Writing about our efforts of space exploration and plans for the future is always difficult, if just because it becomes outdated so quickly. I recently read Mary Roach’s book “Packing for Mars,” which was published in 2010, when a different administration was in charge of NASA and its goals. While we’re no longer focused on creating a moon base in Shackleton Crater before jumping on to Mars, Roach does touch on a lot interesting things in her deep dive into everything NASA has to think about concerning humans and space travel.

I can’t say that I entirely enjoyed reading all of this book, but I think that a teenage boy would feel right at home in some of the chapters that got me squirming. Motion sickness isn’t exactly a cheerful discussion on any day, and talking about astronauts getting motion sickness in space, when there is no gravity and you’re stuck in a space suit … well, yeah. You get the idea.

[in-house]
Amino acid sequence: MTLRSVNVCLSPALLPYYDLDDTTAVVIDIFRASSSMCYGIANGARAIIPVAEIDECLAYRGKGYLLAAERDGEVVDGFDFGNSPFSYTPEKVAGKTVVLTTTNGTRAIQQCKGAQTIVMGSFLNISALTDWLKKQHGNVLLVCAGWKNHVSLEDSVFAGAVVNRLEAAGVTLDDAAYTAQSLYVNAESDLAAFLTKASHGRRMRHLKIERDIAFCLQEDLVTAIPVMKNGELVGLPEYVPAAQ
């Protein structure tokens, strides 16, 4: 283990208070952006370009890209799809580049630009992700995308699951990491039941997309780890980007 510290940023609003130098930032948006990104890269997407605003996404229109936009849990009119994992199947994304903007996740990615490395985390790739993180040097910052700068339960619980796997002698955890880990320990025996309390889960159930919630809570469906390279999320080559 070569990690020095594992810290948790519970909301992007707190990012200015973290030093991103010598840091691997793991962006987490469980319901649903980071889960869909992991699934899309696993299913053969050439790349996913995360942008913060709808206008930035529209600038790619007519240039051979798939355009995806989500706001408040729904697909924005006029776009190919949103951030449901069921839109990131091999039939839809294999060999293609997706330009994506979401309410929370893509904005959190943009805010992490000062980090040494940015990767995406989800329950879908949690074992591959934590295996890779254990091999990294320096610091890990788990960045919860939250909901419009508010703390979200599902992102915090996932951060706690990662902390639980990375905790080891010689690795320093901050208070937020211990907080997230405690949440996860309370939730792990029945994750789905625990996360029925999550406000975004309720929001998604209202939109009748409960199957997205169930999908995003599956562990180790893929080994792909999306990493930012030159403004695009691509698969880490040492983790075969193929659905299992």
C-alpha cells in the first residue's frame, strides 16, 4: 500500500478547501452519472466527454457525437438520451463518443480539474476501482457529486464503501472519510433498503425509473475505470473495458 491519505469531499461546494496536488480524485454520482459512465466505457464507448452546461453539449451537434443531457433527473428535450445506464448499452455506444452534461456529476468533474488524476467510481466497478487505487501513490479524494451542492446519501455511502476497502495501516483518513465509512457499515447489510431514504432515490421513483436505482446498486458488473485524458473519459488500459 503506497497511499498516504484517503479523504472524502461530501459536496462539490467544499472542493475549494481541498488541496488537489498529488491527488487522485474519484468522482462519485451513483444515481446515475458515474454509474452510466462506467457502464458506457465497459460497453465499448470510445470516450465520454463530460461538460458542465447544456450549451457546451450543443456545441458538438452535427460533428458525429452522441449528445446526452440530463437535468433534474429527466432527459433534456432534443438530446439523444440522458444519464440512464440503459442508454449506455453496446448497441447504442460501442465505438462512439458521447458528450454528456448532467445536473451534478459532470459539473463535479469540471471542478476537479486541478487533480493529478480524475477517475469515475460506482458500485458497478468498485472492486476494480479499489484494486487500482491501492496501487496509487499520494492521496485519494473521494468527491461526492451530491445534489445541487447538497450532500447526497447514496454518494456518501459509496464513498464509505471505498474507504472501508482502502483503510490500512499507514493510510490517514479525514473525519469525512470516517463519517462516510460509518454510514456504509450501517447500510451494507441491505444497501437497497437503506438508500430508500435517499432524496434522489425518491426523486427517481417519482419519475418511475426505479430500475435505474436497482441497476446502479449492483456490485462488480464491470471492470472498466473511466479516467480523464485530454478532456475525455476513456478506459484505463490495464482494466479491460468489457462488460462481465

But you can also understand why Roach wanted to address it. If there was a very real danger of astronauts suffocating themselves with their own vomit, then NASA had to spend time and money thinking about it, or testing astronauts and disallowing those who showed an inclination toward sickness.

Also along the teenage boy vein was a chapter about pooping in space, as well as sex in zero gravity and how NASA uses cadavers to crash test their capsules. I’ve mentioned before in kind of a joking manner that I would be OK leaving my body to science, and after reading that chapter, I’m surprisingly still OK with it.

There were other chapters that were a bit more my speed, such as the physiological effects of living in space. I was charmed to read about (and quite happy to not have to do myself) one of the tests Japan put their potential astronauts through: the test of the Thousand Cranes, where participants had to fold 1,000 origami cranes within a certain time period. Would the astronauts be able to pace themselves with such a monotonous task? Would their later cranes be sloppier than their first? So many strange conclusions could be drawn from such a test.